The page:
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Item 19 of 25
This historical marker designates the location of Richard Parrott's ropewalk at the turn of the nineteenth century at his property, called Elderslie. Ropewalks were long covered pathways used in the manufacture of rope for ship rigging. The process required a long, straight track for the turning of strands of hemp, and so ropewalks were essential to the establishment of ports and maritime commerce. For this reason, the British army burned the ropewalk in 1813 when they occupied Washington during the War of 1812. After the property changed hands several times, its new owners renamed it Montrose. The path of the ropewalk became a drive on the estate. In 1911, the property became Montrose Park, and the ropewalk remains as a path. In 1933, the National Park Service assumed responsibility for the park.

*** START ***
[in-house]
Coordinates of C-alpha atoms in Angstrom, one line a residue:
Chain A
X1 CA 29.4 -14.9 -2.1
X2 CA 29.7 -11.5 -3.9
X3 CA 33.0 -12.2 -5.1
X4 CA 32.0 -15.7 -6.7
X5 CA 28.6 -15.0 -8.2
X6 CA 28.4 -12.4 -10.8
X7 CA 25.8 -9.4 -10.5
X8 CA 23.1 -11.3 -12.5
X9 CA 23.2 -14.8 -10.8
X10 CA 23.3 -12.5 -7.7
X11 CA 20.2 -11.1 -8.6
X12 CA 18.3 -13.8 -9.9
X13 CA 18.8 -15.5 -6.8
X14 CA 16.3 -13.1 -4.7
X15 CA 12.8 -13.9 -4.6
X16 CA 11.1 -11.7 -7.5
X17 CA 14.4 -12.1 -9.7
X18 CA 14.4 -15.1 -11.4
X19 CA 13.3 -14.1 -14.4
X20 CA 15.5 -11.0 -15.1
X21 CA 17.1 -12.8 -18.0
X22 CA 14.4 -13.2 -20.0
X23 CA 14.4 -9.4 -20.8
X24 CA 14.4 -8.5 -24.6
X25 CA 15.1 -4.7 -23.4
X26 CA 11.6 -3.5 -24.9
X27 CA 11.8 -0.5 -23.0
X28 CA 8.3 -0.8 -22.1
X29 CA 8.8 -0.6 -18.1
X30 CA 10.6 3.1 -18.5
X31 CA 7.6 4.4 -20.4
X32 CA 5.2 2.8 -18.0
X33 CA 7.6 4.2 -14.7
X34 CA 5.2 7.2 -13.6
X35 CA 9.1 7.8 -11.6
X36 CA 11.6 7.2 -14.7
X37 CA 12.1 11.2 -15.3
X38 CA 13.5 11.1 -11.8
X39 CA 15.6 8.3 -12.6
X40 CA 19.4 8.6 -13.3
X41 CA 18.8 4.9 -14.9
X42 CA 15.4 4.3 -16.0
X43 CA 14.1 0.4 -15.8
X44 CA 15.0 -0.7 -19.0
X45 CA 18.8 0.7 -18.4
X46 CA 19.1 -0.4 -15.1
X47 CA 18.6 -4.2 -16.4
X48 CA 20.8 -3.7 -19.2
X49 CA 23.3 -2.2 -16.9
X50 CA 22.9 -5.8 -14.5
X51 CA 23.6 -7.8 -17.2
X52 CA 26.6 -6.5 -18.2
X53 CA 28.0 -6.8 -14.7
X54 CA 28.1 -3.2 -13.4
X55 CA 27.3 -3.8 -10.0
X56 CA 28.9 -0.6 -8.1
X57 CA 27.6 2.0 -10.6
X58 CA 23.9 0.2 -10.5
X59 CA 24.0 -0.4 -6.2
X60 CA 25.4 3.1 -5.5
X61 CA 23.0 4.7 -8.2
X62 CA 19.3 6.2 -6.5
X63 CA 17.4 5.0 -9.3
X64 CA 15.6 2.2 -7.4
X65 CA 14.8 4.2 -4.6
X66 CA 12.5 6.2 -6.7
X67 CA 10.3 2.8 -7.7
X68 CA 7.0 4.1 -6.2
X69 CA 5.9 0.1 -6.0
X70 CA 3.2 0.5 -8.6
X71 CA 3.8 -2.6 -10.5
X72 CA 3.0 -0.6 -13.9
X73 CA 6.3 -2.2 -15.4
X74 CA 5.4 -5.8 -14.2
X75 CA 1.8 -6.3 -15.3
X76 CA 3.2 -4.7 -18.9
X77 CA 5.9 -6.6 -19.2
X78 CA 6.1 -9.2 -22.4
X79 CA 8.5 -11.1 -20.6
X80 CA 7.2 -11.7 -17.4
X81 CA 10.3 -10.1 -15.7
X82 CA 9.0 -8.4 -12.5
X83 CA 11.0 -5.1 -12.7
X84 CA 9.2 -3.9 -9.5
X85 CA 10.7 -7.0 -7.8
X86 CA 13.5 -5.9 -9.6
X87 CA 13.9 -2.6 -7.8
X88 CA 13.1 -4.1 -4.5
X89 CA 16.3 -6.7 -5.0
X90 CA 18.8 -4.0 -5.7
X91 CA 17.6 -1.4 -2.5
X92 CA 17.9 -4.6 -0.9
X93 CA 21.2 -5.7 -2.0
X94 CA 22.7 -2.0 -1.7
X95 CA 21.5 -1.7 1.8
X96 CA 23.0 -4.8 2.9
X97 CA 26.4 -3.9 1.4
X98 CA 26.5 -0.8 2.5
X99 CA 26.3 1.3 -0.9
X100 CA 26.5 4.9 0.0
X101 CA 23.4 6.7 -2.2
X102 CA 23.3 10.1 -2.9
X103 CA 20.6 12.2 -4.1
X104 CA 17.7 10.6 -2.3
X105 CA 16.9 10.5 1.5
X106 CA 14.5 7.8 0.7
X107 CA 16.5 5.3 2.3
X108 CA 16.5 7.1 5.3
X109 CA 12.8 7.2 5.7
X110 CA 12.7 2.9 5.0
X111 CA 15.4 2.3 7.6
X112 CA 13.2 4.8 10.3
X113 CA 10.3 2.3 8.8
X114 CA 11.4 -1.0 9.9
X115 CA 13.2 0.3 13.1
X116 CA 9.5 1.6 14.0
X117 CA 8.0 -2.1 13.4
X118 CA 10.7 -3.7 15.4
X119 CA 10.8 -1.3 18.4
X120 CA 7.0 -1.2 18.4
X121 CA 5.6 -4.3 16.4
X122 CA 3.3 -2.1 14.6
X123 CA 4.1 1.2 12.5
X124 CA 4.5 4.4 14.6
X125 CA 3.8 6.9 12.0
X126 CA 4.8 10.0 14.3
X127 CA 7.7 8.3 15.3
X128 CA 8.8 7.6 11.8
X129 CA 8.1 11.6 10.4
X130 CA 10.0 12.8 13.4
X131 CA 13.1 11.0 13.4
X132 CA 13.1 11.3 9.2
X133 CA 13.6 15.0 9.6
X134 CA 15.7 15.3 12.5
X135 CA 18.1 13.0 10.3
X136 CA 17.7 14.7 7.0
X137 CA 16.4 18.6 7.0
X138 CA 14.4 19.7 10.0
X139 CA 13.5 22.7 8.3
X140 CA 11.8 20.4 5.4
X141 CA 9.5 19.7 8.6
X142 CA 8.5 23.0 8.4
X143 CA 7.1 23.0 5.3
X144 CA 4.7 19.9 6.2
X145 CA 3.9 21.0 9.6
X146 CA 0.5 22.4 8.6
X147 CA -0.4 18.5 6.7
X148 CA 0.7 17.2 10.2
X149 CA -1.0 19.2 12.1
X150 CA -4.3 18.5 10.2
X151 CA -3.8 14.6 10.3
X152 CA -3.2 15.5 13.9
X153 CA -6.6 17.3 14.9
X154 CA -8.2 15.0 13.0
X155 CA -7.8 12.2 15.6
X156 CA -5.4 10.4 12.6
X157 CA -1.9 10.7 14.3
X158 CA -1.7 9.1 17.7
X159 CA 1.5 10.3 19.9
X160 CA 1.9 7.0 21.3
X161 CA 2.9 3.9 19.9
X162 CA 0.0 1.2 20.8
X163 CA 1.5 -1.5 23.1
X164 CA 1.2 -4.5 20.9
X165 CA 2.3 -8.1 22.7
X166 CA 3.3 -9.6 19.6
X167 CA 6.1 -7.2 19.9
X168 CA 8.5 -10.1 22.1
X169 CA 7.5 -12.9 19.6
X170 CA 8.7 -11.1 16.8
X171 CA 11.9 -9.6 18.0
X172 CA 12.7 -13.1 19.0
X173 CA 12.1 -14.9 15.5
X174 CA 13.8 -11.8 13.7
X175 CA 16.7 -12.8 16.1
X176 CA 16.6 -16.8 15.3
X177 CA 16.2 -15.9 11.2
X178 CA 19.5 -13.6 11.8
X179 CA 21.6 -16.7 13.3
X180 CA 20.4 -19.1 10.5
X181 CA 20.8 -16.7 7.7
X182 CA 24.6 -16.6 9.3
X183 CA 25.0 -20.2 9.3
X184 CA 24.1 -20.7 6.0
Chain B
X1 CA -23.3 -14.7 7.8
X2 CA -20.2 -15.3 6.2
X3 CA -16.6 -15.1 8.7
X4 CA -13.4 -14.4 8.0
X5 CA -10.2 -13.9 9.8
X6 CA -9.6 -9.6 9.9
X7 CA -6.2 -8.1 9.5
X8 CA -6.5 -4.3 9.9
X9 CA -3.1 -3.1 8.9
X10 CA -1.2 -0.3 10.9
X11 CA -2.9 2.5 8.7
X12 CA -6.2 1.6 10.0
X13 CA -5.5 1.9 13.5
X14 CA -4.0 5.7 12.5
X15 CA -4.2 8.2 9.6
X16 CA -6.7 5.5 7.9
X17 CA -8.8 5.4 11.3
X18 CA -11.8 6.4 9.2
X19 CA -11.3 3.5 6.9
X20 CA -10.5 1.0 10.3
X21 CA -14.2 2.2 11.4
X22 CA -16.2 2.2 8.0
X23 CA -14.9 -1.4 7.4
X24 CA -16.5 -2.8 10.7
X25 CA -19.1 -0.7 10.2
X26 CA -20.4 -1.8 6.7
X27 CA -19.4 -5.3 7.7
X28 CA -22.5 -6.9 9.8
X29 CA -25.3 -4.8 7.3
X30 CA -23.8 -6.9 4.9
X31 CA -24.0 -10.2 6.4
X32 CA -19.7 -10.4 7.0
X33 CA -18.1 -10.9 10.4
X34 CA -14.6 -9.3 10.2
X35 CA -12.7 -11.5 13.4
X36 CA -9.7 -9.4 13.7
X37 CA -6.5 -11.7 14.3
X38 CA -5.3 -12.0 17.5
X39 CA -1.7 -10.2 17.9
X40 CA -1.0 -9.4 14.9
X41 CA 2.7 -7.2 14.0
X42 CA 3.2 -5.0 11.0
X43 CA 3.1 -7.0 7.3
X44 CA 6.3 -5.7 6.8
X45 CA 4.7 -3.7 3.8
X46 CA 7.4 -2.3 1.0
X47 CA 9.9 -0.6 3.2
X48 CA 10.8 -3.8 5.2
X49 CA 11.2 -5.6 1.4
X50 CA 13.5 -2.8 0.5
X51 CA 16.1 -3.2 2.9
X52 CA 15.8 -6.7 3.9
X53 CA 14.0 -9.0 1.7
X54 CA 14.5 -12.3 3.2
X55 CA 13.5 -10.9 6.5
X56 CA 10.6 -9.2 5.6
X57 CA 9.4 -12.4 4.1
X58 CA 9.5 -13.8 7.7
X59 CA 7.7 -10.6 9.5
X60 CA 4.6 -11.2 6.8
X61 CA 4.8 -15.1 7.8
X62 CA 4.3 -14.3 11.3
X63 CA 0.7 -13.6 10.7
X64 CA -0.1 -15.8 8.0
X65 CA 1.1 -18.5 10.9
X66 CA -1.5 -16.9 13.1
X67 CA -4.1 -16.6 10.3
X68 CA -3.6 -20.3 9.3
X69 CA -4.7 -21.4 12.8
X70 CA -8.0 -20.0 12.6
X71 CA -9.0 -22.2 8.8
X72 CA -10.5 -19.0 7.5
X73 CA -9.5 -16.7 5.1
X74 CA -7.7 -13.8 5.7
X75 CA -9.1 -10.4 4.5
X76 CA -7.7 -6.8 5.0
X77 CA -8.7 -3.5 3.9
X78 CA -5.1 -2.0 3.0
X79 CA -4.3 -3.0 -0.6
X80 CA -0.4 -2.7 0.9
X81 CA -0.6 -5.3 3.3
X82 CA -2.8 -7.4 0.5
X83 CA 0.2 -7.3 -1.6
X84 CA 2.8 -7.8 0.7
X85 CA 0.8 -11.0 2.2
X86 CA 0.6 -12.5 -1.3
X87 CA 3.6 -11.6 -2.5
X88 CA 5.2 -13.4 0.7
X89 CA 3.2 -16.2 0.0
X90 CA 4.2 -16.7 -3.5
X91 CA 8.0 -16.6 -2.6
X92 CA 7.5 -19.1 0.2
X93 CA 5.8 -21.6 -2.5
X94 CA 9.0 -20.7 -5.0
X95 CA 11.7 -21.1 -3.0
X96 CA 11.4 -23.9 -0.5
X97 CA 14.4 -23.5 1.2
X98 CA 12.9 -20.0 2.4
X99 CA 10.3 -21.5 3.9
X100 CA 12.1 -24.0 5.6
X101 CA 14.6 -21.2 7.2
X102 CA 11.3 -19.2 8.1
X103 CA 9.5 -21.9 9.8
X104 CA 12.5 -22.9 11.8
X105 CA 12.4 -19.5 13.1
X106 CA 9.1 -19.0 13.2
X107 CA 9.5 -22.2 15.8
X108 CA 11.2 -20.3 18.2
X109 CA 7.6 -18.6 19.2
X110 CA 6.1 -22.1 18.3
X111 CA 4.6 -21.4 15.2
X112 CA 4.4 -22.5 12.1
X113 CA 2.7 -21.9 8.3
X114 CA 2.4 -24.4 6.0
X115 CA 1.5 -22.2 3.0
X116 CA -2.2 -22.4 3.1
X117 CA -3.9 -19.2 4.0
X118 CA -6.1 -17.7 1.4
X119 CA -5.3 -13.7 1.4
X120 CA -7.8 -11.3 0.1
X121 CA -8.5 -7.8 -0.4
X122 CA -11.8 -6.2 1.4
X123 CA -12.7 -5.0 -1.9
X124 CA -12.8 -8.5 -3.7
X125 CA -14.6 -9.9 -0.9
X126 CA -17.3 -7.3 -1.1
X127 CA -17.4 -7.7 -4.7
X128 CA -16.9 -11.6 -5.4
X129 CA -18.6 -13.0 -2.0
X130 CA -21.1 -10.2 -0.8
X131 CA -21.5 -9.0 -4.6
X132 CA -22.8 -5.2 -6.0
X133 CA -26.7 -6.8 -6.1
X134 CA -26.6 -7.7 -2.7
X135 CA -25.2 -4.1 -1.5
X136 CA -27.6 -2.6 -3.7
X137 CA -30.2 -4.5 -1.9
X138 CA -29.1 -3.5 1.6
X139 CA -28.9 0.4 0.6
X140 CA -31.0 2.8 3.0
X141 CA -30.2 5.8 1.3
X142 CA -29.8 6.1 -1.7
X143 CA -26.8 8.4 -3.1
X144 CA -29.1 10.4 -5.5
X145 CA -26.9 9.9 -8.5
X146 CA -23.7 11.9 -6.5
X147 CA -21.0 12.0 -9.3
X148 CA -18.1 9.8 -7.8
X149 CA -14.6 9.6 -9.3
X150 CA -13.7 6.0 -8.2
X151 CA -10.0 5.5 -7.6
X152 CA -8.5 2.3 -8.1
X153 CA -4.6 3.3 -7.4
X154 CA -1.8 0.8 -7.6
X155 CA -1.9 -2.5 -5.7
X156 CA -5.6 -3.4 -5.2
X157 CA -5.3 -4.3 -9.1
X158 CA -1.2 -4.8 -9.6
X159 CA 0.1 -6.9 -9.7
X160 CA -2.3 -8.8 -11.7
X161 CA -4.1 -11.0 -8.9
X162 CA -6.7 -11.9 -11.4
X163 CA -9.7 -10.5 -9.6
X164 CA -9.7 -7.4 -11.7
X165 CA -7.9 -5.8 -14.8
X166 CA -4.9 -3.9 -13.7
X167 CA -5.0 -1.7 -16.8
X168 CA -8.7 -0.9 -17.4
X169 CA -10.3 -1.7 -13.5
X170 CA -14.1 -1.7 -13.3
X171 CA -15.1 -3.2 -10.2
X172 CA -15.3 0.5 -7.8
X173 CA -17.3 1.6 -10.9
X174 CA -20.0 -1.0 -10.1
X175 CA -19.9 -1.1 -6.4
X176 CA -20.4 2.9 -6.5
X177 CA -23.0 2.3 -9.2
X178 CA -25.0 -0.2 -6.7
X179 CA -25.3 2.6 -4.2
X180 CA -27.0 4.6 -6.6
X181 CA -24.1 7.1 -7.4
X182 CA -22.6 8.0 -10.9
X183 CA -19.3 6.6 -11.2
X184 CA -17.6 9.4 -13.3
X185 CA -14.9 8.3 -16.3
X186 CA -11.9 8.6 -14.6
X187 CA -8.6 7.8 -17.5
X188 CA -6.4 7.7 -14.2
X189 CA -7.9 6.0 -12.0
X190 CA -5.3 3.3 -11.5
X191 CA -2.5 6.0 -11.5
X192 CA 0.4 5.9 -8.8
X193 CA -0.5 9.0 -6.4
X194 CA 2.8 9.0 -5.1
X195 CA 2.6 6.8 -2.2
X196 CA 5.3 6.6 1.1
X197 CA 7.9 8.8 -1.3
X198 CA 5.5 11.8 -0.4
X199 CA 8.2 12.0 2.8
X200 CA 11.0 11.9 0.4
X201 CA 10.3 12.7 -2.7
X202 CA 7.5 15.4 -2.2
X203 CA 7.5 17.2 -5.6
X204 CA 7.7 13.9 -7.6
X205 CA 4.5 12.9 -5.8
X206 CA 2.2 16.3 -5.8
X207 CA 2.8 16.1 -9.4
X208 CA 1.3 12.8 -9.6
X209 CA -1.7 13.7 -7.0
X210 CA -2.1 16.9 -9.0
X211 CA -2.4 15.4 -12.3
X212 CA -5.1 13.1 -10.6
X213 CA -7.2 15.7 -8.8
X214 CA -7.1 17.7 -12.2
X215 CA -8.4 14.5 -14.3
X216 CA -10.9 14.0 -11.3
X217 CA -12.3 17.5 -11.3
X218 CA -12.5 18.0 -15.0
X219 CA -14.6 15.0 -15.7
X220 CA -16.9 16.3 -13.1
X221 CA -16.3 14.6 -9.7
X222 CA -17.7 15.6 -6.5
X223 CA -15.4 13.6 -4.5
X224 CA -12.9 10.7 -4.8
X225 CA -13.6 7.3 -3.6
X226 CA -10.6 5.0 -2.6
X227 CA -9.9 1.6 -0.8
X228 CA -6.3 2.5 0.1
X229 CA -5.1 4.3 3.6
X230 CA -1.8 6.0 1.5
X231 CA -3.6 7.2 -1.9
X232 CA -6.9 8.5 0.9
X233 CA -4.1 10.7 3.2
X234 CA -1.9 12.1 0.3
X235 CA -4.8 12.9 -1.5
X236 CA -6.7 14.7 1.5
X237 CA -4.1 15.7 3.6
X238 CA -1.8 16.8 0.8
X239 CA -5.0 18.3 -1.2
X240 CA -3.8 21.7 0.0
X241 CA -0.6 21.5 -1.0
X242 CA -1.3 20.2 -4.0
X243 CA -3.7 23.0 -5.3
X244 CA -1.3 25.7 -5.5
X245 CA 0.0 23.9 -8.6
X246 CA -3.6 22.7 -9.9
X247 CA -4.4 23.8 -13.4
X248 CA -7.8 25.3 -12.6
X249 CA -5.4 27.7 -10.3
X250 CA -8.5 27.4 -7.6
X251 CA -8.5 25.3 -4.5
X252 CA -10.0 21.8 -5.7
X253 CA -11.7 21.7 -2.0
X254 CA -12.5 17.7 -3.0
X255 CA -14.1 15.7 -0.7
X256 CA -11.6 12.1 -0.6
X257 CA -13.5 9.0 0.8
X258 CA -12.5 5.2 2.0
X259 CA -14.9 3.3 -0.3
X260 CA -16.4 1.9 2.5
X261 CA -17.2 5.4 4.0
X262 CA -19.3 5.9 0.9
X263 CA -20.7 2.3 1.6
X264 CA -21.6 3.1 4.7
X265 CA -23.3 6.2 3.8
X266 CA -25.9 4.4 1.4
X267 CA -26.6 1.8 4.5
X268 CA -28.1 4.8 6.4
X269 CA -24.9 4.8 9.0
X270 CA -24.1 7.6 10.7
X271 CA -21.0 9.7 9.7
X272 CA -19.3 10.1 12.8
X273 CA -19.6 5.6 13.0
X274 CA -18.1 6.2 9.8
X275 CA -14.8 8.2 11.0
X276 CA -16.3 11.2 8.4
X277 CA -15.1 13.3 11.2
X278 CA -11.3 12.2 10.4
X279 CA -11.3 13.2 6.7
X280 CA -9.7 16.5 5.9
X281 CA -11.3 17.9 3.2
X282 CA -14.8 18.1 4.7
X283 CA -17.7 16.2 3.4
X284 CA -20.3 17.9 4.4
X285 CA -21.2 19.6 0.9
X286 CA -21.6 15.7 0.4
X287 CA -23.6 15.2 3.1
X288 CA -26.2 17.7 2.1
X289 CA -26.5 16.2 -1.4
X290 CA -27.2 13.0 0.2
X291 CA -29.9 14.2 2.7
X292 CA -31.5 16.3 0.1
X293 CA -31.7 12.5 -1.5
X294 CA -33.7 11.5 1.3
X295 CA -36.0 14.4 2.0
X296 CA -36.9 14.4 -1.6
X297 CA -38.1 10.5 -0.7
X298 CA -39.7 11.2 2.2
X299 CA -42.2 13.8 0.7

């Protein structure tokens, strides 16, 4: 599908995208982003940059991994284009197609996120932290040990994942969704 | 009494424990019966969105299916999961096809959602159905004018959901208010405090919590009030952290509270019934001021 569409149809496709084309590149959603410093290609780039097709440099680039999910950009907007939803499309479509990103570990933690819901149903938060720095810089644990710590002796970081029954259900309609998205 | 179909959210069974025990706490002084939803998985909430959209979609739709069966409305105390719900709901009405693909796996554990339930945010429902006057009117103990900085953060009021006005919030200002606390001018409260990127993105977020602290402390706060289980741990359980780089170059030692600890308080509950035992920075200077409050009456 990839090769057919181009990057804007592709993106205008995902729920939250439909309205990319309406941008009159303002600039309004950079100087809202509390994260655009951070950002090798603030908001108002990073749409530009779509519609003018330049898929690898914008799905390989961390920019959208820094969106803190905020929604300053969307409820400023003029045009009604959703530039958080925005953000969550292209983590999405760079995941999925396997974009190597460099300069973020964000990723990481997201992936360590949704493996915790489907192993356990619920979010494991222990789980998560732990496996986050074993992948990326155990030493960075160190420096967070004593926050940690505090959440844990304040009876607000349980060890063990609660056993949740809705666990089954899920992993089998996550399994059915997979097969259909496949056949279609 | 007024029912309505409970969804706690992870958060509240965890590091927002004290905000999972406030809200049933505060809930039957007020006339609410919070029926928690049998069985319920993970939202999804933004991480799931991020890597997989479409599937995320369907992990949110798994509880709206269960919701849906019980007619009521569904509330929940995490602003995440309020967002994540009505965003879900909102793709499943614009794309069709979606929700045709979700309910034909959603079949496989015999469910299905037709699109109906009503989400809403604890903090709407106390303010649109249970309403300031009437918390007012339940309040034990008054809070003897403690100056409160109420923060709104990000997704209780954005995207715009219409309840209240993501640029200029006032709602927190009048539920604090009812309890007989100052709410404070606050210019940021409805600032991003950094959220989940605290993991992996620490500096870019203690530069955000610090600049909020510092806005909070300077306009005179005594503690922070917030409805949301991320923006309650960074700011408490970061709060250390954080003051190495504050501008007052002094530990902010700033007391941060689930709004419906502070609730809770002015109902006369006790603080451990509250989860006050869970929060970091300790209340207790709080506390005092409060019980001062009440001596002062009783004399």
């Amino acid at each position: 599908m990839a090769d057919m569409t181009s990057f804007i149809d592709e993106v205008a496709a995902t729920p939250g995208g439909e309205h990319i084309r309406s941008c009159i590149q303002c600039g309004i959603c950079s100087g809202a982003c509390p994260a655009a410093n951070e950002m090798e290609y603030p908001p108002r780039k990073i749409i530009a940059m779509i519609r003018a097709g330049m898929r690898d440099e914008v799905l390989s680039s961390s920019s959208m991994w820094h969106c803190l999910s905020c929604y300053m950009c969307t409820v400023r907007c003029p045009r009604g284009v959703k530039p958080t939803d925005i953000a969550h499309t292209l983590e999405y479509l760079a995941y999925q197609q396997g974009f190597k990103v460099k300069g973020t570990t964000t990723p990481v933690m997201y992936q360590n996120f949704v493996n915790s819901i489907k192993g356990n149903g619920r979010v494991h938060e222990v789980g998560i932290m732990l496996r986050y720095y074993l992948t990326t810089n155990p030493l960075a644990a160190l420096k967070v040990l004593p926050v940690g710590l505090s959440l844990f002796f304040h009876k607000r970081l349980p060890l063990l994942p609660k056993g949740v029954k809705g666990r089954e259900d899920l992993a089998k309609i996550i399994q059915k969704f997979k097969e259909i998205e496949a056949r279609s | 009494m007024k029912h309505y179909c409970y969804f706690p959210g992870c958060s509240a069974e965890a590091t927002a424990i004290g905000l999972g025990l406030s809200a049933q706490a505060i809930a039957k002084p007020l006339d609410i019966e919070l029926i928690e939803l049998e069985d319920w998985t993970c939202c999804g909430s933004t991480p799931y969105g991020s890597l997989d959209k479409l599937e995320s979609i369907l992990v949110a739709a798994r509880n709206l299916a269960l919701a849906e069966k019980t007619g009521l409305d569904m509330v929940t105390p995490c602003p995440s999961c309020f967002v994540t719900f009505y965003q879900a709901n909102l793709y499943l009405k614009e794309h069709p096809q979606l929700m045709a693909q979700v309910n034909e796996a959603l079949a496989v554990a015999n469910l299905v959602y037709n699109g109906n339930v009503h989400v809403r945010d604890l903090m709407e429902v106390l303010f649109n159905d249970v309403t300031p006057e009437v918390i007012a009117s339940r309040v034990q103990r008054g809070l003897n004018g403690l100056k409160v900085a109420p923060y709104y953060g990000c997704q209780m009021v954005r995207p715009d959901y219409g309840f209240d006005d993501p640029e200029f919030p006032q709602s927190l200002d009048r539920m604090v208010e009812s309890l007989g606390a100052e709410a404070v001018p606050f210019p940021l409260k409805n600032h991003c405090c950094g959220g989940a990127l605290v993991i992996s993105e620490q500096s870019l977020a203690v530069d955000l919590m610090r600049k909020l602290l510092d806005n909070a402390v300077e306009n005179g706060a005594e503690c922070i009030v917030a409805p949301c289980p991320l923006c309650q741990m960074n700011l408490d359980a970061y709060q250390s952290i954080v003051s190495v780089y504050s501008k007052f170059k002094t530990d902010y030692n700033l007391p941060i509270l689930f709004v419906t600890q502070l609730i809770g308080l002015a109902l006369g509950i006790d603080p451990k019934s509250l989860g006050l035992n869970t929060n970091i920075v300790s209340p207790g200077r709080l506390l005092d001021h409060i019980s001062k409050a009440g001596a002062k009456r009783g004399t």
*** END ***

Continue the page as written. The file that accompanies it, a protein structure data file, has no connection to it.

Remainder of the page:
Ropewalk marker at Montrose Park, 2013, by Allen C. Browne on (reproduced under Fair Use)

Ropewalk marker at Montrose Park, 2013, by Allen C. Browne on (reproduced under Fair Use)

Richard Parrott, owner of a wool and cotton mill on Rock Creek, built a ropewalk and an estate at this site between 1804 and 1813. The ropewalk constructed rope for ships. The manufacture of rope required a long, straight track for the twisting and spinning of hemp strands into rope that would not unravel when cut. Parrott called the property, with its Federal-style mansion, Elderslie. The area was also known to residents as Parrott's Woods.

After Parrott's death in 1822, Clement Smith acquired Elderslie. Fifteen years later, in 1837, it became the property of Mary McEwan Boyce and then her husband Captain Boyce. They renamed the estate Montrose.

The property deteriorated, leading to Sarah Rittenhouse lobbying for the establishment of a park at the site. In 1911 the property became Montrose Park, designed by George Burnap and Horace Peaslee under supervision by the Commission on the Fine Arts and notable landscape architect Frederick Law Olmstead. Two decades later, the National Park Service took over the maintenance of the park.

Browne, Allen C. Parrott Ropewalk, Historical Marker Database. June 12th 2019. Accessed August 7th 2020.

Friends of Montrose Park. Ropewalk, Accessed August 7th 2020.

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